There are probably four major names in the production of German wine and their wines are sought after in every country: the winerys' labels are immediately recognisable and their wines, some of the world’s best: Jos. Joh. Prüm, Egon Müller, Robert Weil and Keller. Whereas the previous two deal mainly with sweet wines, Keller’s strength is universally applicable: consistently producing some of Germany’s finest dry wines and also some of its finest sweet wine too: much like Robert Weil in fact.
The producer's single-vineyard and prestige cuvees are sold out, year after year, including the Hubacker GG. It serves as one of the producer's calling cards: world-famous and, arguably, one of the world's best-priced fine wines.
The Hubacker vineyard is defined by its limestone soil however, when the wine has aged a little, those chalky notes are restrained leading to a puristic take on dry Riesling: yes the soil plays a role in the wine but it doesn't define it solely as is sometimes the case in Rheinhessen. It's fair to say that this wine is probably a bit young and yet the key to good wine is that it can be enjoyed at every stage of its lifetime - this wine delivered on all levels.
With a brief hint of gooseberry on the attack, the only chalk-element of the wine is noticeable: creamy and, until the body picks up, intensely smooth. When the body kicks in, you all-of-a-sudden realise why people go crazy about this wine. Fully ripe stone fruit: sweet apricots, yellow plum and a decent helping of yellow peach. There is a thick sense of pear in there as well that gradually picks up momentum until the finely-spiced finish takes the reins: vegetative notes with nettles, green herbs and perhaps a hint of green pepper: you would be forgiven for thinking this wine grew on slate rather than chalk thanks to a smoky feel to the finish.
A true stunner, priced at around 50€, it certainly isn’t cheap but it impresses immensely and is, undoubtedly, one of the world’s finest dry, white wines, much like its bigger and vastly-more-expensive brothers.
Keller in the US
Keller in the UK
Occasionally a wine comes along and is completely different. Not only does it impress through its appearance in the glass, its wonderful aroma and fabulous taste but just because it is so different to anything that has come before it. Being different alone is a risky business: you run the risk of appealing only to niche audiences but if you can combine being ever-so-slightly different with beloved and traditional elements: success may be coming your way.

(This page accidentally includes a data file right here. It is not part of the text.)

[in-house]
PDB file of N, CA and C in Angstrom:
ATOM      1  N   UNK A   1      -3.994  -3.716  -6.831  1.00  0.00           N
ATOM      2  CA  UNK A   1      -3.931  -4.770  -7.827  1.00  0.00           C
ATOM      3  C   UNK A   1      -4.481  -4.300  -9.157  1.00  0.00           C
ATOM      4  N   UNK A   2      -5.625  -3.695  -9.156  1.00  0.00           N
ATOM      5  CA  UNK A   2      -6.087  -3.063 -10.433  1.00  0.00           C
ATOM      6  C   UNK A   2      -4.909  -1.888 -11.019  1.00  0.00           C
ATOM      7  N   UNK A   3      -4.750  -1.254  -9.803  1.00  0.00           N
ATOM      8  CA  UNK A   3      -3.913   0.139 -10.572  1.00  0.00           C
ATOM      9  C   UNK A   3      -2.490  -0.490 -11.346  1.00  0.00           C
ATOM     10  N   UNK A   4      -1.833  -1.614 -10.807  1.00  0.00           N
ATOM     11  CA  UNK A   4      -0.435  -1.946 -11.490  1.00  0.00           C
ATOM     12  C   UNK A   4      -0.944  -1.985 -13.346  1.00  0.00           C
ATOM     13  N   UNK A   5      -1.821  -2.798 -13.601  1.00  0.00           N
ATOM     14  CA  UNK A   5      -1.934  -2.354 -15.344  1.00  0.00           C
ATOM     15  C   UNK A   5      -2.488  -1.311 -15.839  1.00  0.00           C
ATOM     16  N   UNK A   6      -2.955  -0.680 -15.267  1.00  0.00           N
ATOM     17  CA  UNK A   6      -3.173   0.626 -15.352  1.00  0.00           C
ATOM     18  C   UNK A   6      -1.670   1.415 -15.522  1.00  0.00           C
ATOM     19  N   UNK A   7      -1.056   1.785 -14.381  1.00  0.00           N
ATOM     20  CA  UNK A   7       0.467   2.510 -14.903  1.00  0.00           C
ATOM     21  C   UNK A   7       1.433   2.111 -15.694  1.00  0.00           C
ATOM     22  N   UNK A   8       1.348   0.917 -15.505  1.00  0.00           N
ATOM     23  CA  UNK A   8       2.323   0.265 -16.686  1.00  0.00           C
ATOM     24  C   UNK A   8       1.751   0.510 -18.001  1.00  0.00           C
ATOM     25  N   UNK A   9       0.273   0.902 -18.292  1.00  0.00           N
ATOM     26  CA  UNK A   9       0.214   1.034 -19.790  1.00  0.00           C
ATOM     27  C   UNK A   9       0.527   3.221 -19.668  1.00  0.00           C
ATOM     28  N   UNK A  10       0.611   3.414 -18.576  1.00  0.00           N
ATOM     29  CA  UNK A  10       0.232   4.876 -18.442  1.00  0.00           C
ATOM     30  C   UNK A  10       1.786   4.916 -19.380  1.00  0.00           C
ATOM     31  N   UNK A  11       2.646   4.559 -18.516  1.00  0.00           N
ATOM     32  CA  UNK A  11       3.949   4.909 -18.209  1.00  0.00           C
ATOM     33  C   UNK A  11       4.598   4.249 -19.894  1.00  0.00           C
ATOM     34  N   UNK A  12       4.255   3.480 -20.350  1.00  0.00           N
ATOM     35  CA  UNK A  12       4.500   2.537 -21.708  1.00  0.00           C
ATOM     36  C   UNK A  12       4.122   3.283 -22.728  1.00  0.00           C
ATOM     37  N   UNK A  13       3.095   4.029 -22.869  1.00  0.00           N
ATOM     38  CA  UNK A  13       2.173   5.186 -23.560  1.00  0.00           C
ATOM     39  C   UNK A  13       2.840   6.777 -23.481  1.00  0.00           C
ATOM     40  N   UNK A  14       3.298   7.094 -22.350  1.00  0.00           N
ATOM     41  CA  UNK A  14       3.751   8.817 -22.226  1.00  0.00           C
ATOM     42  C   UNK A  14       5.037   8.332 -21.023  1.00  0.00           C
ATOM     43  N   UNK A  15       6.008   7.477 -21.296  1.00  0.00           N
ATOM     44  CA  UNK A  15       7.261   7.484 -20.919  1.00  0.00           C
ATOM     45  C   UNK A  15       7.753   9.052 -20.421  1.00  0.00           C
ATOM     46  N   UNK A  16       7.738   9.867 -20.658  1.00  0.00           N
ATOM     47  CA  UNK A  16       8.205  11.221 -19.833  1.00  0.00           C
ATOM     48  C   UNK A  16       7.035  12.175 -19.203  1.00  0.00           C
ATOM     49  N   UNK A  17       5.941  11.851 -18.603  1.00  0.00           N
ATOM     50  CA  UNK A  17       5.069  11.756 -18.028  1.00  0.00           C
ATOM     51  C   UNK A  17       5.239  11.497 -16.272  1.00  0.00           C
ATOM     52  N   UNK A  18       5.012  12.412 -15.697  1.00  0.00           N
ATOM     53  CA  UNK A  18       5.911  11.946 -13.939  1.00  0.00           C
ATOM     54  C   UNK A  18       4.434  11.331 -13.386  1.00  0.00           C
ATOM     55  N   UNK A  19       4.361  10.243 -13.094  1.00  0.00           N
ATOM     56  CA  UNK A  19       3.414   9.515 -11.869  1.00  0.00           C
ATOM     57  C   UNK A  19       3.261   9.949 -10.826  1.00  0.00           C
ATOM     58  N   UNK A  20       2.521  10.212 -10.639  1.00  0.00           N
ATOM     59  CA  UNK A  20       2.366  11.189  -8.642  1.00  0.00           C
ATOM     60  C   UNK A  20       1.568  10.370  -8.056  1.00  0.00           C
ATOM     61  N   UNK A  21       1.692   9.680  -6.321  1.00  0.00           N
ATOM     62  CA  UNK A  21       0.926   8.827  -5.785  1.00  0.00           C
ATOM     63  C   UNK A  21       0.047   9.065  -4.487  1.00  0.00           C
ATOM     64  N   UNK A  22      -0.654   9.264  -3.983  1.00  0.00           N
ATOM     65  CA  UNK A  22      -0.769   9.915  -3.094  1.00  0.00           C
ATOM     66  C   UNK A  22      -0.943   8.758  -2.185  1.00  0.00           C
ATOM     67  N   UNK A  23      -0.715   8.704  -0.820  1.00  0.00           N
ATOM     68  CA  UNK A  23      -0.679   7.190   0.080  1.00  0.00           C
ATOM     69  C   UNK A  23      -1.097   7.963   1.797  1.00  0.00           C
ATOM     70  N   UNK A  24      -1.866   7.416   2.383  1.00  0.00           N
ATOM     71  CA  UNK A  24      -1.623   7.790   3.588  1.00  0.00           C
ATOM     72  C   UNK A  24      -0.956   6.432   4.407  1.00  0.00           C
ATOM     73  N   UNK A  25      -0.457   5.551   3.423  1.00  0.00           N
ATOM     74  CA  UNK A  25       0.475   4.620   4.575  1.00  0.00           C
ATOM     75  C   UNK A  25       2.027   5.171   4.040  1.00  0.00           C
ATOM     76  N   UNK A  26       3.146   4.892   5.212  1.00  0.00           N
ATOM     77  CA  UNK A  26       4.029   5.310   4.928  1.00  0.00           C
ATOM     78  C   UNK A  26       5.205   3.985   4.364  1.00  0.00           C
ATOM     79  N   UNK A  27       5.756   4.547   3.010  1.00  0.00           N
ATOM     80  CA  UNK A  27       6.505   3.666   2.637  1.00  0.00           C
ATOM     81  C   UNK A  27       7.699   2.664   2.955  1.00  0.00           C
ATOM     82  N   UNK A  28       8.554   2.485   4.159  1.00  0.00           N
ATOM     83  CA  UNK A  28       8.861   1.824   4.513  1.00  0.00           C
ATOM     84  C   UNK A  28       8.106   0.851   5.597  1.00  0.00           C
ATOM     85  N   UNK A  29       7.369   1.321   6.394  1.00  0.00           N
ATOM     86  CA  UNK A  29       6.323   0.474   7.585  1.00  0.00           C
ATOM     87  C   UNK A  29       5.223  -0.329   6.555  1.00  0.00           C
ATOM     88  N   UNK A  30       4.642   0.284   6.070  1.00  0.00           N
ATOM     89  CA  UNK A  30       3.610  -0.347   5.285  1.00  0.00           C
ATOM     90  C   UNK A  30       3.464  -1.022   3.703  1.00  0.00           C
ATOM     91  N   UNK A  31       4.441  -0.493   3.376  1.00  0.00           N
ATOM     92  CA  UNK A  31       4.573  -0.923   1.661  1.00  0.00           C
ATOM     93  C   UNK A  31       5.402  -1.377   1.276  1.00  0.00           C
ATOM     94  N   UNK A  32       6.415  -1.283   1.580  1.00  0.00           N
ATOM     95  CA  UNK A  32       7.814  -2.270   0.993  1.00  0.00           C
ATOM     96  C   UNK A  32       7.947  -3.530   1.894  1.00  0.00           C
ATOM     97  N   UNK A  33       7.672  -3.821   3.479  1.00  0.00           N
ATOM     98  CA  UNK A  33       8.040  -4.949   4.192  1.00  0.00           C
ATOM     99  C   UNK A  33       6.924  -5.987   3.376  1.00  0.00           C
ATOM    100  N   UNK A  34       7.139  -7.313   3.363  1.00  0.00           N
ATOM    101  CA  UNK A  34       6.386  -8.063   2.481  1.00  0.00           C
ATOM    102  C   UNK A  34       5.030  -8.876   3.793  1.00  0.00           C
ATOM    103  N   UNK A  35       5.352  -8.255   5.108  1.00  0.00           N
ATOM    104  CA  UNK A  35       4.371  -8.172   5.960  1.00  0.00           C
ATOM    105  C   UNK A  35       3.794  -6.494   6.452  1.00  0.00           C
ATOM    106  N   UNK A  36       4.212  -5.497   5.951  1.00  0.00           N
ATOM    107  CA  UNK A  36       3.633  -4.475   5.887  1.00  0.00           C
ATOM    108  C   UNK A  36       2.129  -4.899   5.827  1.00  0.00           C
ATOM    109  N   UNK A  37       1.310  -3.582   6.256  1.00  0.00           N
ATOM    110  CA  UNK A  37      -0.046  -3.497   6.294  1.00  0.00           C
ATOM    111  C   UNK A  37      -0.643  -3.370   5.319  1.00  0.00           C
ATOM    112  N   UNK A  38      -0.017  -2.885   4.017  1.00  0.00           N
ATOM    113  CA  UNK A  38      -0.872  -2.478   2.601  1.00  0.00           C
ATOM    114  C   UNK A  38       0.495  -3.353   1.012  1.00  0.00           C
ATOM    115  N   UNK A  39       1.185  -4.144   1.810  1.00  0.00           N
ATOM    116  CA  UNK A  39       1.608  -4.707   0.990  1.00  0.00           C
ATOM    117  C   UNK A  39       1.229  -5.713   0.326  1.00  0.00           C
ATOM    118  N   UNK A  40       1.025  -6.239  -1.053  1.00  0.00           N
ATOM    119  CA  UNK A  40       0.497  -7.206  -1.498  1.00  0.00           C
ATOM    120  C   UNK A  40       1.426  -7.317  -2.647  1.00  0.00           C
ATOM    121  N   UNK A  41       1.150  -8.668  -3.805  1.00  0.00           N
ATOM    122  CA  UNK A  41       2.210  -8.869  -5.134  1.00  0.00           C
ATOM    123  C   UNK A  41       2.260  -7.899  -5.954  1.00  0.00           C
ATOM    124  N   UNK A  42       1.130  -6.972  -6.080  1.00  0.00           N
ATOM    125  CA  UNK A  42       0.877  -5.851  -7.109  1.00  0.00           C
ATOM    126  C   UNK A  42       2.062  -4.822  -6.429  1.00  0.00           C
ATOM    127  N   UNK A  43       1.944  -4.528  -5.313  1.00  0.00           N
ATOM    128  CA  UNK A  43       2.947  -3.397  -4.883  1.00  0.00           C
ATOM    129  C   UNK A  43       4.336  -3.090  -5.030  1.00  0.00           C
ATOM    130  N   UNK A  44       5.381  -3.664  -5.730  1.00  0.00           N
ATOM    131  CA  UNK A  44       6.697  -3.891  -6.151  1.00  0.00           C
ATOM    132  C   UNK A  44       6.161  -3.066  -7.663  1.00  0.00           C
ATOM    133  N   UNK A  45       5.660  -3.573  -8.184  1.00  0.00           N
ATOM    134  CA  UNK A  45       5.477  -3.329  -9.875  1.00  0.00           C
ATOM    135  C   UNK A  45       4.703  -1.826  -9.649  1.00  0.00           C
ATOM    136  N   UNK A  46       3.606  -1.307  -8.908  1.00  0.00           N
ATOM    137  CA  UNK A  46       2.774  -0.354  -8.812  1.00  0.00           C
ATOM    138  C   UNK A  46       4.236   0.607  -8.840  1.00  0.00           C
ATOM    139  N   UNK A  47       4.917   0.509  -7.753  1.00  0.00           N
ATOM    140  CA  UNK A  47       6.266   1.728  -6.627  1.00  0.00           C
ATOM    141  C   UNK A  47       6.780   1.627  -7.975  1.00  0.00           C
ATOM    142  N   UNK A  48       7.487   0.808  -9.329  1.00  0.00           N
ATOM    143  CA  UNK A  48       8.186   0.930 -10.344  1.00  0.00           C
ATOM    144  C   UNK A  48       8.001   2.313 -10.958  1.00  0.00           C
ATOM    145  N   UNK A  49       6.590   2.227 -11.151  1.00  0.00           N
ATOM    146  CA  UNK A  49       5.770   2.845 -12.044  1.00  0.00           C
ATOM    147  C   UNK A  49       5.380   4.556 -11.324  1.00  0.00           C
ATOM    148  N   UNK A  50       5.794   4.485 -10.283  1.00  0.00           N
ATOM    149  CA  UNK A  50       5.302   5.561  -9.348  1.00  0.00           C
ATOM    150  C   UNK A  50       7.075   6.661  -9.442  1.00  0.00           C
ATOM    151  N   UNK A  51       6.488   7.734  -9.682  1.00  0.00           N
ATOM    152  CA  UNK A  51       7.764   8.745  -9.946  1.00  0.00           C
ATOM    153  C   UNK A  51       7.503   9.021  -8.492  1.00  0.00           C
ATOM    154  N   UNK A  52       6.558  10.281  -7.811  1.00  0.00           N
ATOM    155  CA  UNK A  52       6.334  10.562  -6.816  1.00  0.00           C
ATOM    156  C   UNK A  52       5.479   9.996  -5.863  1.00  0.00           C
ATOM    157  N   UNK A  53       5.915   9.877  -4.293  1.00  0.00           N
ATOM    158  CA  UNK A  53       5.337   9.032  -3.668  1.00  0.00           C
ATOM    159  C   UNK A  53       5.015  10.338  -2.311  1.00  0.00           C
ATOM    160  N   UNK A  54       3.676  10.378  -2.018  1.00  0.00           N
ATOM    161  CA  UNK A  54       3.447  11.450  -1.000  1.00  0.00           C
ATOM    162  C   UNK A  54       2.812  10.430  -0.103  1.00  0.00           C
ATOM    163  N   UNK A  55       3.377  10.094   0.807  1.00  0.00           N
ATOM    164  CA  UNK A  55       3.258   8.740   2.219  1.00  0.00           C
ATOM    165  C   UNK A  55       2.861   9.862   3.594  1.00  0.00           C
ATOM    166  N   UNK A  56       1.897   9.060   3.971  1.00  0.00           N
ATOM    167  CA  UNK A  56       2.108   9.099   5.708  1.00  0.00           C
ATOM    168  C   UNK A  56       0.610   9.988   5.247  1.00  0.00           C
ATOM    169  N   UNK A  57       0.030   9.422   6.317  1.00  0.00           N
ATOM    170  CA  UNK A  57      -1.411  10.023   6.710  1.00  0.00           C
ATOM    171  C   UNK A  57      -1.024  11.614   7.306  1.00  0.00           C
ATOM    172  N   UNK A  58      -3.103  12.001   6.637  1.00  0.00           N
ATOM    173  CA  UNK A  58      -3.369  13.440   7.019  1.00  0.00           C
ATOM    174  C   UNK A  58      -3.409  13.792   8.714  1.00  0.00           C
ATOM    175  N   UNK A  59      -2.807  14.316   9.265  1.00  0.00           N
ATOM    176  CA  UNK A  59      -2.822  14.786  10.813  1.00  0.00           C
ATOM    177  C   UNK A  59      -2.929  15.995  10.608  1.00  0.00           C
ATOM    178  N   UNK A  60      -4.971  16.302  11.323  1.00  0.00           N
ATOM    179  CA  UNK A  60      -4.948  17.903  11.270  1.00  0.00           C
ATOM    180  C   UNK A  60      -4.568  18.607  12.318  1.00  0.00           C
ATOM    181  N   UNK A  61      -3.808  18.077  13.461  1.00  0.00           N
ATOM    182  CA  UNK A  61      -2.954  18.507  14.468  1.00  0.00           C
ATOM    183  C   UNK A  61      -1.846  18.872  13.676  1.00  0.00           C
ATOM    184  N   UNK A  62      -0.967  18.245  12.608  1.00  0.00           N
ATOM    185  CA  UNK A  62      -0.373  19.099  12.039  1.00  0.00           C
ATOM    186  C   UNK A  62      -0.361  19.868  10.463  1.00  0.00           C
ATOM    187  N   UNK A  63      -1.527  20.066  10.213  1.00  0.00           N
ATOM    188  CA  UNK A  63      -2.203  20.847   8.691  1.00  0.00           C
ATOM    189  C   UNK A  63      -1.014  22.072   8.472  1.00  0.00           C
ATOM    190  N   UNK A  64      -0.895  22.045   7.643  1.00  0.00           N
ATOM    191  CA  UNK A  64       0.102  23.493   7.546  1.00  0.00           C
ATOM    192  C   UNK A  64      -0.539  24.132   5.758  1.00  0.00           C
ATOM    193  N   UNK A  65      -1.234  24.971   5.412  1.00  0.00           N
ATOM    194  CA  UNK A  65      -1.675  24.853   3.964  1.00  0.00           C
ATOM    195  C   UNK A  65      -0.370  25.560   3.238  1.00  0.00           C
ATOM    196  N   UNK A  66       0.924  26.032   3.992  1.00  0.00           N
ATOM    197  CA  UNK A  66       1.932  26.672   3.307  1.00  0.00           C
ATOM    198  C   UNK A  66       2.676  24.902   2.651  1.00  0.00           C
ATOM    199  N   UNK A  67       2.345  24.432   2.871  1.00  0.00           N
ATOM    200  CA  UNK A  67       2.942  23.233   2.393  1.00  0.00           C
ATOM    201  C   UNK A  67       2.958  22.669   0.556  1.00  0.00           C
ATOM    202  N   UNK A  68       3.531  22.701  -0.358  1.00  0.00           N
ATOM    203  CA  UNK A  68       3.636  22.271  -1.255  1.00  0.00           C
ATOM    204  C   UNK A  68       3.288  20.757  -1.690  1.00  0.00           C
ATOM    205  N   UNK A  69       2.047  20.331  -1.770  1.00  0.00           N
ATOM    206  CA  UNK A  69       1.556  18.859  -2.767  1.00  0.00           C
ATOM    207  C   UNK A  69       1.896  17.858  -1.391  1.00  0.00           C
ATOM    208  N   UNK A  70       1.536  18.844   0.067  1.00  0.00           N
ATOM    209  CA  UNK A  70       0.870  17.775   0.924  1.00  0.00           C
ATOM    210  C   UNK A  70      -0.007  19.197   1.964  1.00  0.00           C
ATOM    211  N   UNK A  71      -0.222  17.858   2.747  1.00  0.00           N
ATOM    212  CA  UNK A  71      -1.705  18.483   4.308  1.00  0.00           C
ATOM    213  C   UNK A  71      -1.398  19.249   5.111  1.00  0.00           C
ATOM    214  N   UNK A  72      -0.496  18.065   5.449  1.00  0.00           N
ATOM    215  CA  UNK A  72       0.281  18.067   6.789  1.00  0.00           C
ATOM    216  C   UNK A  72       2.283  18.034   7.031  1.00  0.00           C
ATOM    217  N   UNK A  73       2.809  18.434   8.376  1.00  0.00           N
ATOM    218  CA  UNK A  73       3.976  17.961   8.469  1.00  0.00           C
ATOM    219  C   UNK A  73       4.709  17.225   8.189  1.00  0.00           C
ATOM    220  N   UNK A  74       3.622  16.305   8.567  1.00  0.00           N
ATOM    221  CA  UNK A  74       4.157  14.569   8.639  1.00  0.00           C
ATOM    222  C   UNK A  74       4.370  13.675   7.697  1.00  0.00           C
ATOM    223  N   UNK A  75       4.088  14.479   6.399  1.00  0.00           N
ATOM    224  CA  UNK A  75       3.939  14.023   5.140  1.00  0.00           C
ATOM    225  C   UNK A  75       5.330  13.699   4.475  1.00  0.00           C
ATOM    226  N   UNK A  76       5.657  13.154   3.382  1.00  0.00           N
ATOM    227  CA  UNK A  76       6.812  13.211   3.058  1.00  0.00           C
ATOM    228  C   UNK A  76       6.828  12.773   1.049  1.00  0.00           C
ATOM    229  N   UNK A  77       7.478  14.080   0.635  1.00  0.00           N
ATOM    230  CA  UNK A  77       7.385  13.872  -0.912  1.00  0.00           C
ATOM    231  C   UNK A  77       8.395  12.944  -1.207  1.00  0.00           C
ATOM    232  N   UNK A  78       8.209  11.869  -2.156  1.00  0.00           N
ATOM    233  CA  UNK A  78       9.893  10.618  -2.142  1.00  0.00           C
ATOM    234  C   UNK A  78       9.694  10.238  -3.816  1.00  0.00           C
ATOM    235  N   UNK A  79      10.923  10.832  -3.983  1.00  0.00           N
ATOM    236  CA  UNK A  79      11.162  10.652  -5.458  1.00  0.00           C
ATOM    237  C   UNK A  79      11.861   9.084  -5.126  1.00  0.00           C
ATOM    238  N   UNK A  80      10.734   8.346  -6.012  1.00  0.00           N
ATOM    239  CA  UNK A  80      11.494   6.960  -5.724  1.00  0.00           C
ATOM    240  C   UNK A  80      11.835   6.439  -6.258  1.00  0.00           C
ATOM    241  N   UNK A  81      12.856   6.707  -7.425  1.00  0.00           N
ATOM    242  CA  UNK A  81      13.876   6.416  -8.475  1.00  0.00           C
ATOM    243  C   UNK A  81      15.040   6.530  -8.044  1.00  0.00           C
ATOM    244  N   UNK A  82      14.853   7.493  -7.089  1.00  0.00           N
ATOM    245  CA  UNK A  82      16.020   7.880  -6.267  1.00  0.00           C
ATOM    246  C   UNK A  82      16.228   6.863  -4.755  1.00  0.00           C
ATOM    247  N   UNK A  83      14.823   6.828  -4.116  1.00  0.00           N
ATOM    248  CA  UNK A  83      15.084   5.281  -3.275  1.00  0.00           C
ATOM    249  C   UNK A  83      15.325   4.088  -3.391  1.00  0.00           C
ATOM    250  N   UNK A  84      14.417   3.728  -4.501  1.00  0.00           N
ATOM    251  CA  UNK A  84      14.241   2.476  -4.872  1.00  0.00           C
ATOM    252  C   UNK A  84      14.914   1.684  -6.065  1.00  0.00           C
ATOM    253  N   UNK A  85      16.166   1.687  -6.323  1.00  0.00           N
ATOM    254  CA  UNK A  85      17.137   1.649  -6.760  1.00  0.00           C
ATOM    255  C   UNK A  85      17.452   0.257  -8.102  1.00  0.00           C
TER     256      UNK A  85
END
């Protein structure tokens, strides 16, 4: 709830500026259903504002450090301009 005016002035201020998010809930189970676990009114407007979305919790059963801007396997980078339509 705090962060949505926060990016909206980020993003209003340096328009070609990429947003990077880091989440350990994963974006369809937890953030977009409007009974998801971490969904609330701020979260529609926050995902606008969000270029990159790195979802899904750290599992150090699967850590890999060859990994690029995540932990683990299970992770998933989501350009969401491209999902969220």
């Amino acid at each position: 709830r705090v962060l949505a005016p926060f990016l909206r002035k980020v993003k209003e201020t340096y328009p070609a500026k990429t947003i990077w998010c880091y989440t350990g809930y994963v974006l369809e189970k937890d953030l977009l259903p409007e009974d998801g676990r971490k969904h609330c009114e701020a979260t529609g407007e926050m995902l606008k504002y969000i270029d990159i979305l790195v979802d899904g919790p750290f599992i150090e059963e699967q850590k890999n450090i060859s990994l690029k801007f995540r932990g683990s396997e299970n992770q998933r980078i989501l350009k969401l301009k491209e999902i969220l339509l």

I am, of course, talking about the elements of taste that natural wine brings with it: the unmistakable taste of a long, full grape maceration with skins in white wine. This is an acquired taste and, when combined with zero filtration and no sulfites: this is unlikely to be a product with mass appeal. Taking the individual element of full skin maceration and then creating a “regular” wine is becoming popular practise but rarely does this practise appear in the elite world of German Großes Gewächs. Up until recently, only traditional and typical wines made the bar which makes the St. Nikolaus from Peter Jakob Kühn an exotic exception: hats off to the future-looking VDP Rheingau for approving this wine. It wears its double G with pride and yet sports its own look – like a fashion-lover wearing this season’s must-have accessory and yet remaining true to their individual style, maybe even defining which items next year will become “must-have”
There is very little else comparable in the GG realms – similarly good wines: yes but nothing that tastes like this.
Firstly it’s important to realise that this is a very young wine and it wasn’t really intended to be opened so early – the wine takes a while to fall completely into place but impresses at all stages: from straight-out-of-the-bottle at 8˚C, right through to an-hour-in-the-glass at 15˚C.
Immediately present in the nose is a delicate sense of citrus: mainly lemon peel but also a remarkably fresh aroma of honeysuckle. There is a touch of apple and, running in the background and hints of ripe, yellow apple and plenty of spice: sage, mint, a touch of smoke (possibly hinting at flint) and white pepper.